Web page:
4. Free hot springs outside La Fortuna near Tabacon Resort
I saw a video online about the free hot springs and our friends decided to go early in the day and check it out. They returned around midday saying how amazing and warm the springs were and how friendly the locals were there. So we decided to check it out for a few hours. It was a 20 minute cab ride and I wore water shoes, thank goodness, which were really helpful because there are slippery spots and it can be hard to see your footing. It was packed with locals when we arrived, but we made our way down and walked under the road to the other side where we could spread out more easily. The water was so warm and nice and we brought a six-pack of Imperial beer to enjoy as we chilled in the water. We kept our stuff very close to us in a small backpack and tried to be cautious because we heard stories of people stealing, but we had no issues. Apparently many people go after dark with candles, however, it also seems a more likely time to get robbed when you can’t see your stuff and also more likely to not have good footing since you may not be able to see where you’re walking.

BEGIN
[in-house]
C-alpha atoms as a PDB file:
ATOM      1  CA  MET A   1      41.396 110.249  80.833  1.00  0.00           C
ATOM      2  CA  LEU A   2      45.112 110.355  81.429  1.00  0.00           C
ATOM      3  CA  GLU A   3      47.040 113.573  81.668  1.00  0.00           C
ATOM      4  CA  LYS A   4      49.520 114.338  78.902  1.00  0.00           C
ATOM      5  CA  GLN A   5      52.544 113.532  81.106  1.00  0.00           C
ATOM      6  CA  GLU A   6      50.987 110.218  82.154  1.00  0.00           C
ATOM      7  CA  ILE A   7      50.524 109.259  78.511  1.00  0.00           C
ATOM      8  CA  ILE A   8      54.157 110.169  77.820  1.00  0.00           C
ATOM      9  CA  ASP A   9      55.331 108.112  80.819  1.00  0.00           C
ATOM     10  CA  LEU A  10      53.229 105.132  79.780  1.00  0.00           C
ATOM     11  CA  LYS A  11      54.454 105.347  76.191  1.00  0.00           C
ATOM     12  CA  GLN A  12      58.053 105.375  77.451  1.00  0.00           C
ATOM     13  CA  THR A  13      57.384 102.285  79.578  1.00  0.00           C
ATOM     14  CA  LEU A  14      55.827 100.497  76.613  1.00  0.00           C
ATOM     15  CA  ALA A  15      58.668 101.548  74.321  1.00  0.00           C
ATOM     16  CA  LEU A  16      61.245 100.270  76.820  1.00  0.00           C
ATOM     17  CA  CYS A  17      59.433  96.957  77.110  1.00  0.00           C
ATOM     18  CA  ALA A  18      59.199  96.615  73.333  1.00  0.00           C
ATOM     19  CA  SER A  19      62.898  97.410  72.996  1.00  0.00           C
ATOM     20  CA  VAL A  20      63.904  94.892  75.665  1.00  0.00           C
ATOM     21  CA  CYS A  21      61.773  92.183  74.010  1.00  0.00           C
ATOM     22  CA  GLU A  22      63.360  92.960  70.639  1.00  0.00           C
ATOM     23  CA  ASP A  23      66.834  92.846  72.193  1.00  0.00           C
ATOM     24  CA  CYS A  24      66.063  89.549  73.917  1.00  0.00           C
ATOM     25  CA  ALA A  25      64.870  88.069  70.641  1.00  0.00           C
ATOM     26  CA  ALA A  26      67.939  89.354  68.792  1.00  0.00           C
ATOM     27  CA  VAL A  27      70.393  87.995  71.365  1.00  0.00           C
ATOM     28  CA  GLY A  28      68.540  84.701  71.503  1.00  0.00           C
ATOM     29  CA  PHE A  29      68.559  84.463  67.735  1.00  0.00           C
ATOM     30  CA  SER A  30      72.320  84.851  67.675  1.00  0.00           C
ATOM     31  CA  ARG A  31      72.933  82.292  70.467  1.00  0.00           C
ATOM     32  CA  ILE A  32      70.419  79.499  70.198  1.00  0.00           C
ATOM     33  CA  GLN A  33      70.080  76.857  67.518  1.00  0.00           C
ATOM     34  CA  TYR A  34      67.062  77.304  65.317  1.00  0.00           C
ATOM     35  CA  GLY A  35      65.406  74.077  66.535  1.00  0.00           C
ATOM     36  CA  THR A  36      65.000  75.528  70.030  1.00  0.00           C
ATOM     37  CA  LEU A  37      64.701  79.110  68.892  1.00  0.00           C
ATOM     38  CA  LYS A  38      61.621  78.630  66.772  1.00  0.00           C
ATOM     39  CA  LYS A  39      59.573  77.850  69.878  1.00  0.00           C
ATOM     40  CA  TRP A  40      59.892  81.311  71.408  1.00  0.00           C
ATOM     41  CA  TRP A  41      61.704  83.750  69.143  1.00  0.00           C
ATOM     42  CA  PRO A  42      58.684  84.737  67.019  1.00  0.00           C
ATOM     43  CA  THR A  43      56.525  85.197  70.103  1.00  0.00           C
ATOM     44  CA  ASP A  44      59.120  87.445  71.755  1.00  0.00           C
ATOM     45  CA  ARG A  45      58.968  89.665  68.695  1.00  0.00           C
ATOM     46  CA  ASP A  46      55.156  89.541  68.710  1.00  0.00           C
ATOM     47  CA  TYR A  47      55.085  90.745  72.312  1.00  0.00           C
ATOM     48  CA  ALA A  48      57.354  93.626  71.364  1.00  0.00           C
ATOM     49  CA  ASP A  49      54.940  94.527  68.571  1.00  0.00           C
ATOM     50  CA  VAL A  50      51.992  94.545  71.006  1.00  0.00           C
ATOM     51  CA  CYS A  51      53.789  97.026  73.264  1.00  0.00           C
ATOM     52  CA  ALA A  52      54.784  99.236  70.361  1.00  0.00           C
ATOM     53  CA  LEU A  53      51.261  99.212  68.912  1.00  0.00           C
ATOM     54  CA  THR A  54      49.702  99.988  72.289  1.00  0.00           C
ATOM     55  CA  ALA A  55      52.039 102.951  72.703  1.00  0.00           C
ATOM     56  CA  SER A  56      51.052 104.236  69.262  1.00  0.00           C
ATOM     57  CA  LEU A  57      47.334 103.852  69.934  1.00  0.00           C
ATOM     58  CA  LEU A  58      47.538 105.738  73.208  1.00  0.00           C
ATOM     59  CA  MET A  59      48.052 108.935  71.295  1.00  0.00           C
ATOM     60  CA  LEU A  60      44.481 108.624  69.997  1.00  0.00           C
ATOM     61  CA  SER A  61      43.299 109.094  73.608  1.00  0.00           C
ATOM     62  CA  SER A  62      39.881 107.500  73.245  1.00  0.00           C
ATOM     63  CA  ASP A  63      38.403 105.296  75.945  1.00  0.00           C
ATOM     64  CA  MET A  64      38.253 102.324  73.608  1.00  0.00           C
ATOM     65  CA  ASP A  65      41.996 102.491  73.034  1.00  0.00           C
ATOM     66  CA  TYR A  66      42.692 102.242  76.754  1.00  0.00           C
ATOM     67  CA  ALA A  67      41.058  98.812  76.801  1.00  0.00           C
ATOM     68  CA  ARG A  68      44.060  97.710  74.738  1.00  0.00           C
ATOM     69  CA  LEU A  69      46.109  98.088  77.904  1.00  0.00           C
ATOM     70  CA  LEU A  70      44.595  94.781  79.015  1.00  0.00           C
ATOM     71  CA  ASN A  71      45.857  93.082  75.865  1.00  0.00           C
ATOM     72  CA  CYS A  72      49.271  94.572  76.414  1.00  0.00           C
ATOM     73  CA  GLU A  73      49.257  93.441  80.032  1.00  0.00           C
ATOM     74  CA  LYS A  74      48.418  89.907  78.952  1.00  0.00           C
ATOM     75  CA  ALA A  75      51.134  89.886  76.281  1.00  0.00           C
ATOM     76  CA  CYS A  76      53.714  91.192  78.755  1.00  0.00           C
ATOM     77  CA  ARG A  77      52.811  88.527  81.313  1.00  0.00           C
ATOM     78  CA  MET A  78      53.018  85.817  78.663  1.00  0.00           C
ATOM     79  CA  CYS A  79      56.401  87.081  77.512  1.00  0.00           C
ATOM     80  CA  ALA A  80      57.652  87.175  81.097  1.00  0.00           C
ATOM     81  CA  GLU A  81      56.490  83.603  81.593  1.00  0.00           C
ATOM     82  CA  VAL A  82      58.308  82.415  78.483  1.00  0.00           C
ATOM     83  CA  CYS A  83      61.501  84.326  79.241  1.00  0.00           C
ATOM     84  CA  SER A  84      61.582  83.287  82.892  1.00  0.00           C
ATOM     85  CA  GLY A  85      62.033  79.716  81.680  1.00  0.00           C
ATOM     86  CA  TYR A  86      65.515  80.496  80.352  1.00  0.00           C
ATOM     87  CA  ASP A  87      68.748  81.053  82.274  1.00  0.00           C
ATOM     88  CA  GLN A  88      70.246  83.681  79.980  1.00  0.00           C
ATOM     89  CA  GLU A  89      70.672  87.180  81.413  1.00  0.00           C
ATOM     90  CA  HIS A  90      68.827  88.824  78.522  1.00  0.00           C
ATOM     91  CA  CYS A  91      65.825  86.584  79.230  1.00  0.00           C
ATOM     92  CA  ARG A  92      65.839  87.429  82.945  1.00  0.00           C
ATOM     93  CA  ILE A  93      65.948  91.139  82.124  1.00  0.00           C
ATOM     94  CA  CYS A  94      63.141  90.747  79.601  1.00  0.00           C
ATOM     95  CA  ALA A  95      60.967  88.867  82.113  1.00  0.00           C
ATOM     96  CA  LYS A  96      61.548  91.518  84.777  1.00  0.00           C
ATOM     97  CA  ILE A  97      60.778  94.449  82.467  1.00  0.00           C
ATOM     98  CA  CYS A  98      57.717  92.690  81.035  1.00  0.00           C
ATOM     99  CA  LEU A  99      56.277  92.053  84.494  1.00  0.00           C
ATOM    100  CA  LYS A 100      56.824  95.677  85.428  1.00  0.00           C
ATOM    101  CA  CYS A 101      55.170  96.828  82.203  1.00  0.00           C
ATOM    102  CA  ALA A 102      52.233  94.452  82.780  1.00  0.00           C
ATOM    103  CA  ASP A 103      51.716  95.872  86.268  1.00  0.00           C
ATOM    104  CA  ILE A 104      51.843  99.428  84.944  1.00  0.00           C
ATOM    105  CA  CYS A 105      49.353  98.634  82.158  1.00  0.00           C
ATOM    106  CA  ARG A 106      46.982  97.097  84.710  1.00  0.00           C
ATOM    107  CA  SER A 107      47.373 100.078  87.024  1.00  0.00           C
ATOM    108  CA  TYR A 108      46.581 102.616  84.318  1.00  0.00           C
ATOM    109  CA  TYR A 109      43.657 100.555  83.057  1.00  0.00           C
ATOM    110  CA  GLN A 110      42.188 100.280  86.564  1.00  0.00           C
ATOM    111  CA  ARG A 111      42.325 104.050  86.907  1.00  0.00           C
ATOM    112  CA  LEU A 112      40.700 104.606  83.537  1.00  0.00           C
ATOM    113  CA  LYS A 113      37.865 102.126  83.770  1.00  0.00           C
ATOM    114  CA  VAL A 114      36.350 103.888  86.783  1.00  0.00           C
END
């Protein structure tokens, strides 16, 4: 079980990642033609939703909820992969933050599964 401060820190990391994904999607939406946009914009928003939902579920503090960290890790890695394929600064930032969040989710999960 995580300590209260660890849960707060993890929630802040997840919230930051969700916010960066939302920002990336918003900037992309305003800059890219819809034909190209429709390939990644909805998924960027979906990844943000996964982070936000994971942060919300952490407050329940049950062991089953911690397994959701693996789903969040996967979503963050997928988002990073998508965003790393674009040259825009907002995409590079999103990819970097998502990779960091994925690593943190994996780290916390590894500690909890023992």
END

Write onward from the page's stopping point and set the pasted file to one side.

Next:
5. Visiting Omir’s Farm
Our super nice driver from La Fortuna to Jaco got to talking with my friend about farming and mentioned his farm was on the way if we wanted to stop and take a look at it. We so did! and wow, was it super beautiful. He built the house himself with some help and the interior ceiling had beautiful wood work and he even introduced us to his family. The lower photo shows his backyard pond which contains fish that he fed as well as crocodiles who were on the far side. The greenery of the landscape was so enchanting, it was hard to think of that being your everyday life and being able to grow up there surrounded by that type of nature. We were so lucky to be able to get that peek into their everyday life and see a different side of Costa Rica we would not have been able to see.
6. Jaco sunsets
Jaco ended up being my least favorite place that we visited in Costa Rica. It was a nice little tourist town with lots of tourist-y stuff to do, but nothing really stood out for me except the heat, humidity and mosquito bites that were never ending. Seriously, the humidity was oppressive and mean, I felt like I could barely breathe and our 6 bed hostel dorm had no air conditioning though it was actually really close to the beach and very clean. Jaco felt like any other beautiful little beach town… and being from Southern California I feel like I’ve been to plenty of those. So I guess it just wasn’t the experience I was looking for personally. However, I have to give it up for those glowing, beautiful sunsets by the beach. They really made the stay there for me and the bright blue of the ocean in the morning plus late night chats with some of my best friends.
7. Jaco & Quebrada Bonita